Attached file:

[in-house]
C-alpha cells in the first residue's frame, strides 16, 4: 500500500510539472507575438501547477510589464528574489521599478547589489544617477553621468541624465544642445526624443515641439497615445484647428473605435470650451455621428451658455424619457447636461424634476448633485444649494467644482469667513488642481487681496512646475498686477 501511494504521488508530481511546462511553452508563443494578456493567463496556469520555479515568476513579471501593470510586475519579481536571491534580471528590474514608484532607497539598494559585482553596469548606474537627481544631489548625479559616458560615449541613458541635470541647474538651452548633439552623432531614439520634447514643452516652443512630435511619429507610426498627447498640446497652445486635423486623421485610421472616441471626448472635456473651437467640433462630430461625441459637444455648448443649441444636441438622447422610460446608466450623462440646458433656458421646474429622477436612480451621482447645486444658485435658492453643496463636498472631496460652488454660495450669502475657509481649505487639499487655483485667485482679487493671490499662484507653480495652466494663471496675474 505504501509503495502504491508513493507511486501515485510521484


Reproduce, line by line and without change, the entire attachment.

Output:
[in-house]
C-alpha cells in the first residue's frame, strides 16, 4: 500500500510539472507575438501547477510589464528574489521599478547589489544617477553621468541624465544642445526624443515641439497615445484647428473605435470650451455621428451658455424619457447636461424634476448633485444649494467644482469667513488642481487681496512646475498686477 501511494504521488508530481511546462511553452508563443494578456493567463496556469520555479515568476513579471501593470510586475519579481536571491534580471528590474514608484532607497539598494559585482553596469548606474537627481544631489548625479559616458560615449541613458541635470541647474538651452548633439552623432531614439520634447514643452516652443512630435511619429507610426498627447498640446497652445486635423486623421485610421472616441471626448472635456473651437467640433462630430461625441459637444455648448443649441444636441438622447422610460446608466450623462440646458433656458421646474429622477436612480451621482447645486444658485435658492453643496463636498472631496460652488454660495450669502475657509481649505487639499487655483485667485482679487493671490499662484507653480495652466494663471496675474 505504501509503495502504491508513493507511486501515485510521484